WAV to MP3 Converter

Category: Audio

I have hundreds of WAV audio files that are taking up a lot of hard drive space. Can you recommend a good WAV to MP3 converter that will do the job, preferably free?

WAV to MP3 Converter

Convert WAV to MP3

Audio files can be created in many formats. One of the oldest and most common formats is WAV - a file extension which stands for Waveform Audio Format. WAV was developed jointly by Microsoft and IBM as a standard format for storing audio data on PCs. It is the main format used on Windows systems, and it has its pros and cons.

The WAV format stores audio data in its raw, uncompressed form. That means WAV files are of very high fidelity because none of the data's bits has been discarded during compression. A WAV file does not have to be decompressed during playback, so playback goes smoother and sound is nice and even. Very simple playback software is all that's required to play a WAV file. WAV is simple, and simple is generally good.

But a WAV file can be very large, up to 40-45 MB for a single song. WAV files eat up a lot of storage space and take a long time to transmit via email or download from the Web. From these shortcomings arose the need for a compressed audio file format.

MP3 - Compressed Audio Files

The MP3 file format can store a song in about one-tenth of the space required by WAV. MP3 achieves this compression ratio by discarding "unnecessary" or redundant bits of data from a recorded audio stream. Essentially, it makes the playback "good enough" for consumer use. After all, a tiny set of earbud speakers isn't capable of playing the highest fidelity sound, anyway. MP3 has become the universal standard for iPod and other portable audio devices. It's more common than WAV files now.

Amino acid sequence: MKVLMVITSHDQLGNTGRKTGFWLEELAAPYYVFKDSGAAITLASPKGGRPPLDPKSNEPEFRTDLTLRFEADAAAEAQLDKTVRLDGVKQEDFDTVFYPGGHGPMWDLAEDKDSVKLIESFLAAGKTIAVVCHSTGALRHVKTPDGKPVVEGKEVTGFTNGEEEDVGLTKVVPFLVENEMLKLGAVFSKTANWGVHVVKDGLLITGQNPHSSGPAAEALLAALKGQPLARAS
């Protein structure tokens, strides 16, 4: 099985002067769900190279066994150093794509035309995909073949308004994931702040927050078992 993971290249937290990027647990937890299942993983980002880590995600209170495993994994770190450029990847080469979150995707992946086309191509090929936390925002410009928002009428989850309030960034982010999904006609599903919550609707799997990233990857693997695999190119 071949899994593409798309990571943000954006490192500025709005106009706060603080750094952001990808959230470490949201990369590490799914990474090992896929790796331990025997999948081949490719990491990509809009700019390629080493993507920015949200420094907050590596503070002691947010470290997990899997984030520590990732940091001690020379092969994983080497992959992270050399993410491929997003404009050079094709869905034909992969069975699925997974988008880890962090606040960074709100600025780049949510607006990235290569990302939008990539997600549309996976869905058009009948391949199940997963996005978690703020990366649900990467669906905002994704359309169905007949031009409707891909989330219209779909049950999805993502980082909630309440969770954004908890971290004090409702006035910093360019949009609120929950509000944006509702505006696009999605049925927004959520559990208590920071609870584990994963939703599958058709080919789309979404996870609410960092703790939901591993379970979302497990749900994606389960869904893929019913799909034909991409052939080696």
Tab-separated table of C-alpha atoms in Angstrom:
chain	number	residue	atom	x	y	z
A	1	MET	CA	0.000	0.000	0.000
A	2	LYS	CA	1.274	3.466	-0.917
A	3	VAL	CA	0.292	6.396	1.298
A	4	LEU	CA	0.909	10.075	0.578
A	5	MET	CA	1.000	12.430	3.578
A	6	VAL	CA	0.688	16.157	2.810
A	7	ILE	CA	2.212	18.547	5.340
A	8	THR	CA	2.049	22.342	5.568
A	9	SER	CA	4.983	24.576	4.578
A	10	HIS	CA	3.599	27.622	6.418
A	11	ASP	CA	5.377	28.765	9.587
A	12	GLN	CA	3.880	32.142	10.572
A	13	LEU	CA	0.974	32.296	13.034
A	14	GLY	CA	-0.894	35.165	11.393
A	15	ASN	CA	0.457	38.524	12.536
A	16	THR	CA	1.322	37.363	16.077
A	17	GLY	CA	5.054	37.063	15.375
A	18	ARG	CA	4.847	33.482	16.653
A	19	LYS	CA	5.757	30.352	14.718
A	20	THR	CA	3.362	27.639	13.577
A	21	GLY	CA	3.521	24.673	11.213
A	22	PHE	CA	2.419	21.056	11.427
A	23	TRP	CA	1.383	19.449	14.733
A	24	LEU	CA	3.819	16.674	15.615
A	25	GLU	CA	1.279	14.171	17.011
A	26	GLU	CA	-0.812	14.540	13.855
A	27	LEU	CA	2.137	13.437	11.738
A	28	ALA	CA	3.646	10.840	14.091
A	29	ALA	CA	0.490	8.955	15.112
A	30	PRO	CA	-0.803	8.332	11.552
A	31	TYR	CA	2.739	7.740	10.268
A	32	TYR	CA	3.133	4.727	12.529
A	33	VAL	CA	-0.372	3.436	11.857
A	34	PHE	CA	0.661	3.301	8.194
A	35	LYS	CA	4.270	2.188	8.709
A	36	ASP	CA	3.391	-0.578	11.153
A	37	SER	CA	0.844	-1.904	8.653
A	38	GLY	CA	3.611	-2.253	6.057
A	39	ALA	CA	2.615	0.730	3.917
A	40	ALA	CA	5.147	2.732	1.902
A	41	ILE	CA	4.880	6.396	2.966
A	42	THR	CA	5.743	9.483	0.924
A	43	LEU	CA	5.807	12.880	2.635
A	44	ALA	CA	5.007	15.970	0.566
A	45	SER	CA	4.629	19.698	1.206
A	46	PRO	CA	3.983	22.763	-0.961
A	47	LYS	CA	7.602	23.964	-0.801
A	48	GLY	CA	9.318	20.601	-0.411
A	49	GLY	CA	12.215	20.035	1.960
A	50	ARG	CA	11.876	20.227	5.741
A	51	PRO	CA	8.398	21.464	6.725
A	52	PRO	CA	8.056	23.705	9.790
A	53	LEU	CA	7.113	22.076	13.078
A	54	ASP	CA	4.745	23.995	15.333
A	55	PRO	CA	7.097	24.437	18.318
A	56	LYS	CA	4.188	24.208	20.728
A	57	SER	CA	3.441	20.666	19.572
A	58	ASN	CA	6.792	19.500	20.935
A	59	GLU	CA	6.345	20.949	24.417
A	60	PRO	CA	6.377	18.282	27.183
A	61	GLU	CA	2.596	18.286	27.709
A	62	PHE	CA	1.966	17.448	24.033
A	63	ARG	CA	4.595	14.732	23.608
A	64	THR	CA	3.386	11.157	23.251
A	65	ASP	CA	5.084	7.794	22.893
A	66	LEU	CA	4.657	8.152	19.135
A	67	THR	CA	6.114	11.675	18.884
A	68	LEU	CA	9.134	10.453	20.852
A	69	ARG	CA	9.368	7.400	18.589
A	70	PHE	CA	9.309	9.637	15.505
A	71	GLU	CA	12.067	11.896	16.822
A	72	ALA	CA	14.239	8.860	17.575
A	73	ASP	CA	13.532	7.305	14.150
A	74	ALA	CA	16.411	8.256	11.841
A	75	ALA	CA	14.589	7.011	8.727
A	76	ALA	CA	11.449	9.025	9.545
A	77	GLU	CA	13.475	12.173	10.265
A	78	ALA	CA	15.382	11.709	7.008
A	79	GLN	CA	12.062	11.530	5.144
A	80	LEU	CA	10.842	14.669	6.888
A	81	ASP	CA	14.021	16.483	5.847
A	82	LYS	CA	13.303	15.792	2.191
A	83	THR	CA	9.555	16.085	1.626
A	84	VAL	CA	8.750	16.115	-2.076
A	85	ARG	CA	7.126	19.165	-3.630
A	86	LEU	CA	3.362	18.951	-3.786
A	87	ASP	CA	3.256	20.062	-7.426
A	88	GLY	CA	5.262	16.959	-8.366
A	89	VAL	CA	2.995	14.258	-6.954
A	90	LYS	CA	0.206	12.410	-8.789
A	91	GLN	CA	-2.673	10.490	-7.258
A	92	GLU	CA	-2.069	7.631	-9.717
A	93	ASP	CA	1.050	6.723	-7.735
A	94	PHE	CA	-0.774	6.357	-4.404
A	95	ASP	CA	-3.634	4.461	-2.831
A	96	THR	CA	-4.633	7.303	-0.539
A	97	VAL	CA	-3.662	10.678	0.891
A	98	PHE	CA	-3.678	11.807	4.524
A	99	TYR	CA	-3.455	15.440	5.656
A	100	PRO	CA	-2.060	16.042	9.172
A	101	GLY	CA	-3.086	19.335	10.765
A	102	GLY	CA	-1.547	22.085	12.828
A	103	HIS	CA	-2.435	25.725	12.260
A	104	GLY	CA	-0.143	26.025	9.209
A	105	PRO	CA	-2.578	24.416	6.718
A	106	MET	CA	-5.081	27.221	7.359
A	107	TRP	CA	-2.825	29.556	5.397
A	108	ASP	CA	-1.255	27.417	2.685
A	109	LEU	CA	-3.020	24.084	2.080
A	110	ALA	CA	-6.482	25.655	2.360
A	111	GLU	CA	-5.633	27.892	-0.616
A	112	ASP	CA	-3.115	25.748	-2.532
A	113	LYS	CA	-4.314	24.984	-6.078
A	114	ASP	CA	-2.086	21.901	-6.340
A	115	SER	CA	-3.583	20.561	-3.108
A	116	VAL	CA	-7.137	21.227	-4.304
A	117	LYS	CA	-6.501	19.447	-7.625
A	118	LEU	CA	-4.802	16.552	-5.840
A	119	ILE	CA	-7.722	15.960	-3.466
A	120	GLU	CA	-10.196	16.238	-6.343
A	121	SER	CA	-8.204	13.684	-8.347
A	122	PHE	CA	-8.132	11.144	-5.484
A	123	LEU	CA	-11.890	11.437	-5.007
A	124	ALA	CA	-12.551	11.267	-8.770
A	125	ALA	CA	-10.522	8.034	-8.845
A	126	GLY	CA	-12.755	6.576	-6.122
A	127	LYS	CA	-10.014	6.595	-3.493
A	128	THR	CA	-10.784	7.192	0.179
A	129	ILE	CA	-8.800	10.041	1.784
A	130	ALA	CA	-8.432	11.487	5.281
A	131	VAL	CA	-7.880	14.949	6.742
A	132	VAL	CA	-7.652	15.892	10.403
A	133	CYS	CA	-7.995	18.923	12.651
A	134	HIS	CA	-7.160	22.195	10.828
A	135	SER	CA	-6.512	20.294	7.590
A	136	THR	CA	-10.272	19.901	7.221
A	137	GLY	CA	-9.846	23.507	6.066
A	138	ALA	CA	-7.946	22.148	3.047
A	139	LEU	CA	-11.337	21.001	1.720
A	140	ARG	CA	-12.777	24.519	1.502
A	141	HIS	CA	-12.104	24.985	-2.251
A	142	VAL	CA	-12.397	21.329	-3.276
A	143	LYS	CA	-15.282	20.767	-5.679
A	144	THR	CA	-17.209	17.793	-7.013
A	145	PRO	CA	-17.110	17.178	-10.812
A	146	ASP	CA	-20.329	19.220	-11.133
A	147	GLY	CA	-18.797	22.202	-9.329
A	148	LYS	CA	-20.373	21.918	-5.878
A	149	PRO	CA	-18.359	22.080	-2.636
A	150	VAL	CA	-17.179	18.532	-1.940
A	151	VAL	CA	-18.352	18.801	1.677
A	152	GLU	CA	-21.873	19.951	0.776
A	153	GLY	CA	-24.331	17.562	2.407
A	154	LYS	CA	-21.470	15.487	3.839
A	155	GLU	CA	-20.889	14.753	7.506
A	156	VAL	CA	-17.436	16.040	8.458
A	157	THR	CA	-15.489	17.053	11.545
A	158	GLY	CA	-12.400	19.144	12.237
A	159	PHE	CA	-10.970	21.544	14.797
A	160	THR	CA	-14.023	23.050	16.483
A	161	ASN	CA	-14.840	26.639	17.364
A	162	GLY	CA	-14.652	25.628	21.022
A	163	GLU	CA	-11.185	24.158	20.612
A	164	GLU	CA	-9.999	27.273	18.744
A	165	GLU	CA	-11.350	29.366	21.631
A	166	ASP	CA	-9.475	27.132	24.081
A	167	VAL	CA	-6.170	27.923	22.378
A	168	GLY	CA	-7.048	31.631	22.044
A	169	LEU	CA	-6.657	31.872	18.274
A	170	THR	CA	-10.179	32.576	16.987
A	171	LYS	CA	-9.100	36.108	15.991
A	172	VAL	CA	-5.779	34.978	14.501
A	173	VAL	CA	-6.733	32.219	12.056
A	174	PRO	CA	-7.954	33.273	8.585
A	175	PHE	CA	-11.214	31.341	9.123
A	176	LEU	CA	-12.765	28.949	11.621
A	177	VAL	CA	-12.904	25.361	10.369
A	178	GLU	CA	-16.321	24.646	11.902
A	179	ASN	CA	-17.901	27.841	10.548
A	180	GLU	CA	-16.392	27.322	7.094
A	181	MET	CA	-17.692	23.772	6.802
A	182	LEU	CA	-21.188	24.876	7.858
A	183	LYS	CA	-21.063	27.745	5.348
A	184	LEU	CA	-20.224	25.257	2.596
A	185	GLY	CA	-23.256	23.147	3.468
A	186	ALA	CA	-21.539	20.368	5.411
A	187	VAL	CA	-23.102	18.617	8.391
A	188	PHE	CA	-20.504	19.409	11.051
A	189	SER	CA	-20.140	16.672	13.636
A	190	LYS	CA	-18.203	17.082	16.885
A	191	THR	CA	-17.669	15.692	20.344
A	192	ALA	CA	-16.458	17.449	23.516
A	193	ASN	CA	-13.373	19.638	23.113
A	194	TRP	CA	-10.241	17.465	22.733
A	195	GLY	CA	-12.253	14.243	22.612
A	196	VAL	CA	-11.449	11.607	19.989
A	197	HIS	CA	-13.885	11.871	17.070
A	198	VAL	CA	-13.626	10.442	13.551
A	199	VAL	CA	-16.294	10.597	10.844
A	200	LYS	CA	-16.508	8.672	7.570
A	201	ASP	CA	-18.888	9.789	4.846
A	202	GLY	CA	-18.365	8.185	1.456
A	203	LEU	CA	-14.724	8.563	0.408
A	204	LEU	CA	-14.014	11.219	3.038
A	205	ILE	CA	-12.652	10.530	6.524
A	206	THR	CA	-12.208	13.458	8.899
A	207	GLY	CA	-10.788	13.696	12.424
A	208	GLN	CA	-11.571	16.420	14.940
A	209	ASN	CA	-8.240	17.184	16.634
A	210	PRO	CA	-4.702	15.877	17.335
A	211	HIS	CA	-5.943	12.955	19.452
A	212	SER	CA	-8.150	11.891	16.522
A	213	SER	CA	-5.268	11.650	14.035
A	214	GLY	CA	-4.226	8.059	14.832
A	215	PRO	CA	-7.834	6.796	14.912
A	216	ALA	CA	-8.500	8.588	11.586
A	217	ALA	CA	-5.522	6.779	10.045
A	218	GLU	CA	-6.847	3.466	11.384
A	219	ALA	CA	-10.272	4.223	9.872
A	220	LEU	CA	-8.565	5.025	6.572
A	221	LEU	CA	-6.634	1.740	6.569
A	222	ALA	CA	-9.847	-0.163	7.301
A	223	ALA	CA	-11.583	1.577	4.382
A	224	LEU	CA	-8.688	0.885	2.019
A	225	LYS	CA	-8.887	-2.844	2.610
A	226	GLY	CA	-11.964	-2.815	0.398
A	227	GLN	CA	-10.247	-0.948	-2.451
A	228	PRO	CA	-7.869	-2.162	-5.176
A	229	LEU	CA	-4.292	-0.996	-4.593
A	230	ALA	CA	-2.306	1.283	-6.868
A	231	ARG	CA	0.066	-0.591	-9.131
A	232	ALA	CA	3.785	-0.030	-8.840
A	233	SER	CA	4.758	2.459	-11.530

If you record a WAV file and later want to compress it to MP3 format, you need a conversion program. Fortunately, there are many WAV-to-MP3 converter programs on the Web, and some are even free.

Switch Mp3 Converter Software is typical of the breed. You can download a free version (for Windows or Mac) that converts WAV files to MP3 format. It will convert multiple files in one batch operation. The Plus version for $19.95 converts many more file formats and is said to be suitable for "serious audio professionals."

Another good choice for WAV to MP3 conversion is Audacity, a free, general-purpose sound editor. Audacity has an excellent reputation and is popular because it works on many platforms, including Windows, Mac OS X, and Linux. Audacity can handle a wide variety of audio formats, and offers many editing tools as well.

WAV/MP3 Conversion - Tradeoffs and Caution

When converting WAV to MP3, you can decide what the trade-off between file size and audio quality is going to be. File compression works by "sampling" an audio stream - taking only some data and skipping the rest. Selecting a higher bitrate for conversion of WAV to MP3 yields higher fidelity to the original recording. Generally, a bitrate of 128 Kbit/s is good enough. But remember, the higher the bitrate, the larger the converted MP3 file will be.